How safe are you?
By Agata Nowakowska
October is traditionally associated with the celebration of witch’s brew and breweries, of ghosts and ghouls, kegs and beer tents. So whether it is the treat or the “liquid gold” that whets your appetite, October has something to offer everyone.
In more recent years as European Cyber Security Month, it has taken on the mantle of the month dedicated to drawing attention to the issue of safety on the net, where the wearing of a black hat has a rather more sinister and serious significance.
This year the campaign’s theme is: Stop. Think. Connect. The goal of the campaign is to raise awareness of cyber security threats, promote cyber security among citizens and organizations; and provide resources for everyone to protect themselves online through education and the sharing of good practices.
A recent UK government report (Cyber Governance Health Check) found that:
- Almost 70% of Britain's top business leaders have received no training in how to respond to a cyberattack.
- Out of Britain's top 350 businesses, 10% operate without a cyber incident response plan
- Two-thirds of boards are not kept updated with cyber security risk information.
These figures merely reinforce how ill prepared the vast majority of organisations are for what is essentially a very commonplace risk. A risk more than half identified as a top risk, and yet one few are preparing for apparently.
That this is the case is a cause for alarm.
New research from ISP Beaming estimates that cyber-attacks may have cost UK businesses as much as £30 billion in 2016. Over half of all British businesses fell victim to some sort of an attack- larger companies were more susceptible – with phishing and viruses the most common threats, affecting nearly a quarter (23%) of those surveyed, while 18% suffered a hack or data breach. However although ransomware may have effected fewer organisations, the financial impact was greater at £7.3 billion versus £5.9 billion. In fact, it was judged to have cost UK firms a lot more than social engineering (£5.3bn), denial of service (£4.6bn), breaches (£916m), or viruses (£5bn).
To tackle this problem, in February, the UK government opened the National Cyber Security Center to provide support, guidance and ‘How tos’ on all matters to do with online security. With regard to the ransomware virus, the site offers these simple steps:
#1 Keep your organisation’s security software patches up to date
#2 Use proper antivirus software services
#3 Most importantly for ransomware, back up the data that matters to you, because you can’t be held to ransom for data you hold somewhere else.
However despite the abundance of information readily available that could protect companies, breaches continue to occur and sometimes such breaches are avoidable. To combat this, there are now proposals to fine those companies who are failing to take preventative measures. And while such a recourse is seen as a “last resort”, the hope is that the mere suggestion will add further motivation and encourage companies to get more proactive.
How Training can Safeguard against Cyber Security Threats
What’s interesting is that this reluctance to invest in training or implement a cohesive plan is confusing given the fact that investment in training bears fruits. Increased investment in training can reduce the risk of a cyberattack by 45% to 70%.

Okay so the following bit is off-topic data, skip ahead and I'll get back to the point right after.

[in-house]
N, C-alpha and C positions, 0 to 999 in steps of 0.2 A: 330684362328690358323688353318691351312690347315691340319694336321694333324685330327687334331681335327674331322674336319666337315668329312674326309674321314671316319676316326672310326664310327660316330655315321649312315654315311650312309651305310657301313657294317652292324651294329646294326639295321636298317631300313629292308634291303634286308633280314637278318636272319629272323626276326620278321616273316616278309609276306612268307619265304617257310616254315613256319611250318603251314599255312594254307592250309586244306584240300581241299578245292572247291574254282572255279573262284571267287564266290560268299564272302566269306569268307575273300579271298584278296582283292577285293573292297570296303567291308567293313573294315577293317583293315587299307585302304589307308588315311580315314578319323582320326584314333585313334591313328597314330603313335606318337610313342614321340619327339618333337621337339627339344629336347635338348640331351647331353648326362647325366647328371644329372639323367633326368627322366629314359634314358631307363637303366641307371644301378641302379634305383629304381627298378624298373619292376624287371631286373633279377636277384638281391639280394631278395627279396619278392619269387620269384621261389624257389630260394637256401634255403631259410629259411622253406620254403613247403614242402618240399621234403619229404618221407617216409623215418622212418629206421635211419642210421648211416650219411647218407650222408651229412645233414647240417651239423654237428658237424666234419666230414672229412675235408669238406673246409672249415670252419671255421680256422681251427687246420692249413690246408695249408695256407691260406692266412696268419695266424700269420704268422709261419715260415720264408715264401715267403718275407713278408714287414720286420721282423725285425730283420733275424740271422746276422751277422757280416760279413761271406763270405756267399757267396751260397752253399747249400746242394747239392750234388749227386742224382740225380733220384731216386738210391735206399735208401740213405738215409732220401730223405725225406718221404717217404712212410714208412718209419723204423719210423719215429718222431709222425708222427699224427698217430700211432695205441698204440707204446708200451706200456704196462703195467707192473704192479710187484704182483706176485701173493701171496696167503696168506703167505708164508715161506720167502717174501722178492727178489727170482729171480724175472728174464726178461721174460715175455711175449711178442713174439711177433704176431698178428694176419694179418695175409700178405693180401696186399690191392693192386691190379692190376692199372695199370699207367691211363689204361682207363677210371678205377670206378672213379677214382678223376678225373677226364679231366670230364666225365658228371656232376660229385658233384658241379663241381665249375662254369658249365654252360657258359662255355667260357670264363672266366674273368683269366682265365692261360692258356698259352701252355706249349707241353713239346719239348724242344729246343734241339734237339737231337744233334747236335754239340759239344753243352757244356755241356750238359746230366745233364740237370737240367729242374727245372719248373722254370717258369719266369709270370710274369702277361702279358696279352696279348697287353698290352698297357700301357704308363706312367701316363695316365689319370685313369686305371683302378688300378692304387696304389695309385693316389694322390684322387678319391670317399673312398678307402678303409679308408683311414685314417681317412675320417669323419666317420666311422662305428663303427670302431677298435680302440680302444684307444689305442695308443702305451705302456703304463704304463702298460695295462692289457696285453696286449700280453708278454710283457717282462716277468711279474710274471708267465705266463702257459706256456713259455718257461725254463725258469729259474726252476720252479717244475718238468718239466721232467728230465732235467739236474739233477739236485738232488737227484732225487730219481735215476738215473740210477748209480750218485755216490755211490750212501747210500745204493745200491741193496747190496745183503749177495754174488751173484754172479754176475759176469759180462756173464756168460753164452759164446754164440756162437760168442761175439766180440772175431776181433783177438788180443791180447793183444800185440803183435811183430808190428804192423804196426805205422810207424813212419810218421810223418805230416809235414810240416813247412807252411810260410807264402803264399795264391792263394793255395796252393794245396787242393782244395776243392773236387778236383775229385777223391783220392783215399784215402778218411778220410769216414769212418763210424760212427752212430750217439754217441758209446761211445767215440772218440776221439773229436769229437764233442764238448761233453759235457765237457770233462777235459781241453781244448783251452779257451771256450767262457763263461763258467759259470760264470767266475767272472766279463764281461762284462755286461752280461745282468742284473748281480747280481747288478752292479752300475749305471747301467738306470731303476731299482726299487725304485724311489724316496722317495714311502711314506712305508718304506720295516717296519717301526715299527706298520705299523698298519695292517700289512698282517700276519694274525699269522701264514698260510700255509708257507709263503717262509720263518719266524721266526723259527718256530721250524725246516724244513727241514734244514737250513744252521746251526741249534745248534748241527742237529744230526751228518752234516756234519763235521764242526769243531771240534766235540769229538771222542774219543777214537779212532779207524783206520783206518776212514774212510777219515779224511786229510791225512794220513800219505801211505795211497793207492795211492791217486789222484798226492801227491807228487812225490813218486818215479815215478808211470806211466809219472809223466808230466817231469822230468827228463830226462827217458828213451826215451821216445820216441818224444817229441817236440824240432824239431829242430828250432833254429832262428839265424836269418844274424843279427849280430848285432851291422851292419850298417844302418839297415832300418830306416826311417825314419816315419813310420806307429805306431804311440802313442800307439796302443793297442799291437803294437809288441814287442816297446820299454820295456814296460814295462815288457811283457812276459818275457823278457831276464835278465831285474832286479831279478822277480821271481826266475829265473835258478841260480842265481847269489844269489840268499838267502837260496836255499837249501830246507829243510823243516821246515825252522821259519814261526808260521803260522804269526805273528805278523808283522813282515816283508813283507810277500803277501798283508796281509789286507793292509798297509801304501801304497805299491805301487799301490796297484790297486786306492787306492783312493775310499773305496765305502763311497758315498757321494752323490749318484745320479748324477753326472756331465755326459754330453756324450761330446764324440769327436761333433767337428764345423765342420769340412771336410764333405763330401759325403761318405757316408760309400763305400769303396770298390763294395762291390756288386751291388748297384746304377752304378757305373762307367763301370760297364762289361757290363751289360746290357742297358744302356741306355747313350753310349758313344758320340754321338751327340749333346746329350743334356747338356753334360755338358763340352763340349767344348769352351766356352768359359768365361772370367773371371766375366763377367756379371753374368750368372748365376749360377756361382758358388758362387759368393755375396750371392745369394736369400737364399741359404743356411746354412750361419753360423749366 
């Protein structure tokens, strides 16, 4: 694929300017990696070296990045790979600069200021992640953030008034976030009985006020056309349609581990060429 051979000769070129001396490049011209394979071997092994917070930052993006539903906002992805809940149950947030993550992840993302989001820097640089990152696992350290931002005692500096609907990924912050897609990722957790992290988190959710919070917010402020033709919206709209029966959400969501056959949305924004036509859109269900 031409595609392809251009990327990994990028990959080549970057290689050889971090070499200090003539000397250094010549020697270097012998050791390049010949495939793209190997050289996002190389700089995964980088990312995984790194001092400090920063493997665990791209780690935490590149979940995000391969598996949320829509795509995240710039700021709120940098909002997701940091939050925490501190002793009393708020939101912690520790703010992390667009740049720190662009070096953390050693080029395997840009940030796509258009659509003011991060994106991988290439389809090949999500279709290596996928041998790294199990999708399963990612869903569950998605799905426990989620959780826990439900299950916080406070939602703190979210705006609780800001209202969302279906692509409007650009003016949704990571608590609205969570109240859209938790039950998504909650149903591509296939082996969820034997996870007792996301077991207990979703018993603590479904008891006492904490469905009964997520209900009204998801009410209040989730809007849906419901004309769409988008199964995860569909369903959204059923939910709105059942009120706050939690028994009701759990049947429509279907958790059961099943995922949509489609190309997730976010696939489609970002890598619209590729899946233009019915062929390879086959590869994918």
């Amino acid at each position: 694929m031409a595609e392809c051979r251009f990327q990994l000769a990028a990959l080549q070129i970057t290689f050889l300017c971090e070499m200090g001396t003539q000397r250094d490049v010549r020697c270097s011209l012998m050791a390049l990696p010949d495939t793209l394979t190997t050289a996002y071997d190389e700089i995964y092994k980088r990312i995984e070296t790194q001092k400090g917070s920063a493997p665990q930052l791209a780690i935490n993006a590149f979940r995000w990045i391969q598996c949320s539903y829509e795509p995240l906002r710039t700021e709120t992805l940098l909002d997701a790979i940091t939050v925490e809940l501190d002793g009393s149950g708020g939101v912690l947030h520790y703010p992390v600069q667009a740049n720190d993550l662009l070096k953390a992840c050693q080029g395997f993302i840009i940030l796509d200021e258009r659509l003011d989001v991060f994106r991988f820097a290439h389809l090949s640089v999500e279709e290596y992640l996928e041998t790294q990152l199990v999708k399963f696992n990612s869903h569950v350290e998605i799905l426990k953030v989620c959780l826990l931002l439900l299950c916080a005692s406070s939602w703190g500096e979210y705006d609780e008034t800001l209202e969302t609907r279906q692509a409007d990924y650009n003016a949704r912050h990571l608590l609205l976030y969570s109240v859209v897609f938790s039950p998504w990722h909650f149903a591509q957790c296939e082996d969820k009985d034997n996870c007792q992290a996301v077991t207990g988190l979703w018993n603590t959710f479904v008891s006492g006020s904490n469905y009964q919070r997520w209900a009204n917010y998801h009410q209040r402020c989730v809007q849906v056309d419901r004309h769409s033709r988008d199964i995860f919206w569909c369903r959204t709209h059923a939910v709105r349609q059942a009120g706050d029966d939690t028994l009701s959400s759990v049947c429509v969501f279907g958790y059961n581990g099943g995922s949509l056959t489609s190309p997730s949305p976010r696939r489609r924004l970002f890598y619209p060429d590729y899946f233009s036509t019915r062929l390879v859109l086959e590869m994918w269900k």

Of course, some might say but where do I start? What can a company do with employees who have very little IT knowledge or expertise? Or the business owner may have very little knowledge or understanding and is therefore unable to select the relevant learning.
Michael Kaiser, Executive Director of the National Cyber Security Alliance, offers the following advice:
- Offer Phishing and Spam training
- Create an Acceptable use Policy
- Provide strong password training
- Teach Employees to report problems
- Use proper device management
- Give remote access and WiFi training
And remember, and this is a key point, and one I think far too many people overlook, and that is a cyberattack can happen in any department, so simply providing training for your IT people is not sufficient. Cyber criminals are not selective and can/will gain access through phishing or social engineering techniques as easily and frequently as by hacking your firewall.
In addition to offering training to all employees, it is critical that your IT department has IT professionals who possess the skills and knowledge needed to protect your organization's data and systems. This is a more sophisticated and in-depth level of training and usually involves the pursuit of professional qualifications.
To help you with this here is a list of Skillsoft’s most popular certification courses:
- Certified Ethical Hackers (CEH) – you spoof actual hackers’ attempts to hack your network to discover vulnerabilities before a real attacker finds them
- CompTIA cybersecurity certifications (Security+, CompTIA Cybersecurity Analyst (CSA+), CompTIA Advanced Security Practitioner (CASP))
- Cisco certifications in security (CCNP Security or CCNA Security)
- ISC2 certifications (Certified Information Systems Security Professional (CISSP))
Training and a greater awareness of the risks will reduce or even deter the risk of a cyberattack, and while there is always some new threat, taking measures to educate your employees is the first important and valuable step in the war on hackers.
For information on these or any of our IT learning, click here for a free demo.
Agata Nowakowska is the vice president of Sales for Skillsoft in the UK.